By Anil Bhat
The withdrawal of the Armed Forces Special Powers Act (AFSPA), promulgated in the North East since 1958 and in Jammu & Kashmir (J&K) since 1990, or dilution of its existing powers has been a topic of hot debate in the past year and yet again recently. Various individuals and political parties have expressed different opinions demanding the scrapping or dilution of the so called “draconian” Act based on a general public perception that the Act provides impunity for human rights (HR) abuses by the army and fuels cycles of violence. A perceived return of ‘normalcy’ in J&K due to reduction in the number of terrorists killed /attacks by terrorists/ reports of successful infiltration is also cited as a justification for repeal of the Act.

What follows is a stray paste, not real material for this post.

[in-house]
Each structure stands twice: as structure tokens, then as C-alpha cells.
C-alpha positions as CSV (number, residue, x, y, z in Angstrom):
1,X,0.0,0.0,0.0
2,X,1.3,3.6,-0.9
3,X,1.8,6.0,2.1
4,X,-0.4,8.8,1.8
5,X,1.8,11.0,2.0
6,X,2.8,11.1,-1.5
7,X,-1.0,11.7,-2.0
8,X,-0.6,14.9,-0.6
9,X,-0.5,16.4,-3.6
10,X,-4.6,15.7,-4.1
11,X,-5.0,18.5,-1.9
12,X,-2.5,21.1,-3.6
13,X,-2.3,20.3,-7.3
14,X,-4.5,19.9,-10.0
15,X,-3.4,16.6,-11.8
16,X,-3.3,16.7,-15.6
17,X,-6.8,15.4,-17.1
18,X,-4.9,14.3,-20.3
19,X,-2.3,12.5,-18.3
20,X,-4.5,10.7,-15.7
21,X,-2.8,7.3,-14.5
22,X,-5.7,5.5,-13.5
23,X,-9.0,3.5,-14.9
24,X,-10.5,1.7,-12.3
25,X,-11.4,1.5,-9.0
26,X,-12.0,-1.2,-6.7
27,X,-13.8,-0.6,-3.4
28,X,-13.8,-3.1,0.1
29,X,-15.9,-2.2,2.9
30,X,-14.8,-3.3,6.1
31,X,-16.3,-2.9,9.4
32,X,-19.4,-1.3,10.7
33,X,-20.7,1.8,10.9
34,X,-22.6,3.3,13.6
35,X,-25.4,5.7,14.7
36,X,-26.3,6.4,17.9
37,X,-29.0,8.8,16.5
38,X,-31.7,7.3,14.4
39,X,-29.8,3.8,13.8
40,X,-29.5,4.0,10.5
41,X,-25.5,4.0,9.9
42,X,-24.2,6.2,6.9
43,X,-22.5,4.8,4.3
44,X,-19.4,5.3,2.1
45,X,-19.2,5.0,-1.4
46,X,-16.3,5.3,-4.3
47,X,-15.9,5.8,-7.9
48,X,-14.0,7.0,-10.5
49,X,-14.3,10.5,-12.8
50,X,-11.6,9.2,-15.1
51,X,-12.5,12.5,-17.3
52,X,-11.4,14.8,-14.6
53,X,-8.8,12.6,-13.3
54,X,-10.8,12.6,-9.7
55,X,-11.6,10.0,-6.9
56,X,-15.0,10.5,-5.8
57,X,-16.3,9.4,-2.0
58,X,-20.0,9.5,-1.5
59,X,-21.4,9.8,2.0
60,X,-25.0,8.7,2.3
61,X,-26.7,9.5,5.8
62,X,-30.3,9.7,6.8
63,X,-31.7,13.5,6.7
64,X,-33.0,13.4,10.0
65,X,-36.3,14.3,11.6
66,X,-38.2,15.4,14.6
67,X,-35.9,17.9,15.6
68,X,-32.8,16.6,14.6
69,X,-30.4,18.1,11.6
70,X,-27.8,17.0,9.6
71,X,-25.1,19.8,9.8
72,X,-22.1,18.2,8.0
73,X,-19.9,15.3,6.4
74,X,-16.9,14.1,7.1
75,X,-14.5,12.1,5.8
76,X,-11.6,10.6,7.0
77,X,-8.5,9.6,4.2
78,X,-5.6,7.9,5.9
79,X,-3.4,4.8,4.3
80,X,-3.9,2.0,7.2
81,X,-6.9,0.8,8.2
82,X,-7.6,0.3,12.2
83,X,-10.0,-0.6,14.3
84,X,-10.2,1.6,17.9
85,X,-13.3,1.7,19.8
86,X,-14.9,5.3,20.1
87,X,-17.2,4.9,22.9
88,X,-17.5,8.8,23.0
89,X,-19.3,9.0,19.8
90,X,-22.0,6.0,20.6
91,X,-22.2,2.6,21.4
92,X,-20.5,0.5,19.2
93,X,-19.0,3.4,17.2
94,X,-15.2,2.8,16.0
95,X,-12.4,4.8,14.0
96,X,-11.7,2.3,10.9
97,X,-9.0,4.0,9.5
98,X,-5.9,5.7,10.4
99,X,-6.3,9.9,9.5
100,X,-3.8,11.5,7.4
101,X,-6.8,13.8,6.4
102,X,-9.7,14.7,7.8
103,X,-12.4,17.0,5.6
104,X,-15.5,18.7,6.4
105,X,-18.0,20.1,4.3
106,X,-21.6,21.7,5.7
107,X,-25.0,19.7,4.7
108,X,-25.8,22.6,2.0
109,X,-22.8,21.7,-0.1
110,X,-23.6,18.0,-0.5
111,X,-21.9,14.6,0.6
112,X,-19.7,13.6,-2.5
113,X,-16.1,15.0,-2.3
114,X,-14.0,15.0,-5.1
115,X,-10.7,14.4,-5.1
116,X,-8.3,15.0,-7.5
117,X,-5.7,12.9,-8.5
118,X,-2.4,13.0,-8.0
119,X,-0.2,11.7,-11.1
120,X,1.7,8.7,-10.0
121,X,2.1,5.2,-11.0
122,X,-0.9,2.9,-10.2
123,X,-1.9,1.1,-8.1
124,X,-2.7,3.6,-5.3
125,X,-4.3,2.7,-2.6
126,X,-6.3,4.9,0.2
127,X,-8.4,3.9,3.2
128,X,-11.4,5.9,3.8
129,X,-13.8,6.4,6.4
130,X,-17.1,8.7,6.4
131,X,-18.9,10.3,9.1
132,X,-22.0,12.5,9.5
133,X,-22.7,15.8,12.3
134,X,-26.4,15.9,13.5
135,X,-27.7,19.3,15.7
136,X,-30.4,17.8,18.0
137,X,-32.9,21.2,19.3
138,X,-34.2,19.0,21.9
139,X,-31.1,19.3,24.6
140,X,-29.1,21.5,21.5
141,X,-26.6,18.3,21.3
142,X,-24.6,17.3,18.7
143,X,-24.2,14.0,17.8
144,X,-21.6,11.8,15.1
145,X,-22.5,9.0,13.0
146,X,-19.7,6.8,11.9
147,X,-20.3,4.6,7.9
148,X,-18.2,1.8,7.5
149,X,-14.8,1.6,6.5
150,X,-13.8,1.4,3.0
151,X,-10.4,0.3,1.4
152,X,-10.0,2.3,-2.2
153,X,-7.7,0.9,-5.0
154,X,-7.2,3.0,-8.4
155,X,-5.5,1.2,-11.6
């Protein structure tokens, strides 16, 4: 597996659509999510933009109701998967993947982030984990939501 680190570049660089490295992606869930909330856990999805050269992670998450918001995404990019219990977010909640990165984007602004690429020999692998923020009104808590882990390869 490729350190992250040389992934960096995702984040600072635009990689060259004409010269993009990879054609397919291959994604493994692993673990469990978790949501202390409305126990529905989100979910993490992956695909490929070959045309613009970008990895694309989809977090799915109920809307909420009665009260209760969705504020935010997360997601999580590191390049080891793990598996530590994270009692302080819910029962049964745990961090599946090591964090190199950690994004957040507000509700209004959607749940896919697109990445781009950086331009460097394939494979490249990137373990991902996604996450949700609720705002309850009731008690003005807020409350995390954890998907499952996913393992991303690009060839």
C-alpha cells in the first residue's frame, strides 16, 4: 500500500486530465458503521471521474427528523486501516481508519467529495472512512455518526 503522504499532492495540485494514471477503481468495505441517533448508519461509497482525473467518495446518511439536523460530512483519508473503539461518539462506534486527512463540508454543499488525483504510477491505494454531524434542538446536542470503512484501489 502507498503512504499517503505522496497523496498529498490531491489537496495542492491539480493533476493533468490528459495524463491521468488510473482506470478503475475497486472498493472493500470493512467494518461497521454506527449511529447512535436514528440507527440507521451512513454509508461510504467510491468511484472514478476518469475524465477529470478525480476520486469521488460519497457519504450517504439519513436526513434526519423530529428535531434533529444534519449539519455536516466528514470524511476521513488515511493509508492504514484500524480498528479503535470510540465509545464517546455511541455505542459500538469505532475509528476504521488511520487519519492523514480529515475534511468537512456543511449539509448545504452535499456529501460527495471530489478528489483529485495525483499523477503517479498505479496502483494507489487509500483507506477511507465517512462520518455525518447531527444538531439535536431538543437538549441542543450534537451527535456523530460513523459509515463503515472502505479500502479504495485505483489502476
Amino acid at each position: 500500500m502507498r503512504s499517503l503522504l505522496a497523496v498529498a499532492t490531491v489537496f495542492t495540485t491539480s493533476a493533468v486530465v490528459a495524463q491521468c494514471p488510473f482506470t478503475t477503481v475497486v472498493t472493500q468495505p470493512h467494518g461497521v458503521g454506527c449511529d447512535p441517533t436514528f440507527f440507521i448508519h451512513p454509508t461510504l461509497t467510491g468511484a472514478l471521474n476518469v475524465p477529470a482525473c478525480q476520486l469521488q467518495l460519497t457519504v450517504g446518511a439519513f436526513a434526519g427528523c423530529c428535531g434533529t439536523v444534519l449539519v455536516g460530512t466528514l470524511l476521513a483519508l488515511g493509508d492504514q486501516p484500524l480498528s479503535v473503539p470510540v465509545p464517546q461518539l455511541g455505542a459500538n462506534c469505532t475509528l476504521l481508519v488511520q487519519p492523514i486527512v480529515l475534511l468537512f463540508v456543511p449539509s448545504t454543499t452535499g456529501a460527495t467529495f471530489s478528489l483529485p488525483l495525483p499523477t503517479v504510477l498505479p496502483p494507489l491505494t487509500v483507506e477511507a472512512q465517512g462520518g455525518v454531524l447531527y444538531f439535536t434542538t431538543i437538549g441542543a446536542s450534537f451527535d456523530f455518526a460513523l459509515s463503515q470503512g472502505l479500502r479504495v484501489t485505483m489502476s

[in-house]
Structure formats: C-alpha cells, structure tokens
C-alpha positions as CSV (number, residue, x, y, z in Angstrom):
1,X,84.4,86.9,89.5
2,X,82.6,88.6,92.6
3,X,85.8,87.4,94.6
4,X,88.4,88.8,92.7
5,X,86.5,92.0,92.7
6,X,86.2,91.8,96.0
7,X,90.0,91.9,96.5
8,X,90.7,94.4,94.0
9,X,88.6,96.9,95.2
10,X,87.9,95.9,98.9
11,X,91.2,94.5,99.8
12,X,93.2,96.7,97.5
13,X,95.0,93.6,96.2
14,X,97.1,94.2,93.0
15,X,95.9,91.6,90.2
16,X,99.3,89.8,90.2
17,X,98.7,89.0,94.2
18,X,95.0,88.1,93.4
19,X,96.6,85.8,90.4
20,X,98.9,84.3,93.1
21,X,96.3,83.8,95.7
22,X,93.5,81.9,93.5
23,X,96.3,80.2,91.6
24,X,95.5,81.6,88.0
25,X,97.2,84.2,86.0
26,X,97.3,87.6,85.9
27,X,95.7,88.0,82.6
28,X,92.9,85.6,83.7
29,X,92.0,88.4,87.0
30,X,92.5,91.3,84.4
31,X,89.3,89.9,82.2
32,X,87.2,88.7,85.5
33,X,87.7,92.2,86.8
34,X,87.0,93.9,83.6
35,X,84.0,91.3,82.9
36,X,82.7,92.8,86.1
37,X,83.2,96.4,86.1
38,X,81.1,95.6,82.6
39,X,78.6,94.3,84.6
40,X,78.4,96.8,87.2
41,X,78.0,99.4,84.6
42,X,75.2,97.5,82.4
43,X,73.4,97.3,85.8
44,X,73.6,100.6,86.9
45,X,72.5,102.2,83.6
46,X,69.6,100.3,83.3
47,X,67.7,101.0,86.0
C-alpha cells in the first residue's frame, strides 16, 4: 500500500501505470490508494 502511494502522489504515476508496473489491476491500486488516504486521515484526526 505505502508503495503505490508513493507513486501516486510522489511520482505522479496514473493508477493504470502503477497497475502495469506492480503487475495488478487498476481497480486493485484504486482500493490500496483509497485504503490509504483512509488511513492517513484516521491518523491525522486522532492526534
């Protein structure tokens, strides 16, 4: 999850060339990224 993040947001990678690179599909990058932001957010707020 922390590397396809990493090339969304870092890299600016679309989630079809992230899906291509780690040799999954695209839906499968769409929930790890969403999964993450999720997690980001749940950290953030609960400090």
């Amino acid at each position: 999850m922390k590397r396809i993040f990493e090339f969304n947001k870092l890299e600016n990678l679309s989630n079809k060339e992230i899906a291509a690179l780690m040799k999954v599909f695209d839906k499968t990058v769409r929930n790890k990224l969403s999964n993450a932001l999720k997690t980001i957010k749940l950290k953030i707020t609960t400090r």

A recent media report talks of J&K Govt. contemplating to withdraw the Disturbed Areas Act (DAA) from ‘greater’ Srinagar in December 2011, because of it reportedly not having been reviewed by the Centre, with or without the Army’s consent with a view to asserting supremacy of the State Govt. There is a precedent in Manipur where the State Govt withdrew the DAA from Imphal in 2004 under pressure from civil activists and political opponents. In eight political constituencies of Imphal, the Army was replaced by Manipur Police ‘commandos’, who have been torturing and even killing persons who they suspect publicly with total impunity. Manipur has been described by a local journalist as a ‘functional anarchy’, where the state govt. has failed to control the various terrorist groups who exercise complete hold on the crucial National Highways 39 and 53 for extortion. If J&K Govt withdraws the DAA and thereby AFSPA, Pakistan army and its pet terrorist outfits will fill swiftly the space vacated by Indian Army and central police organizations (CPOs), which need to be covered by AFSPA.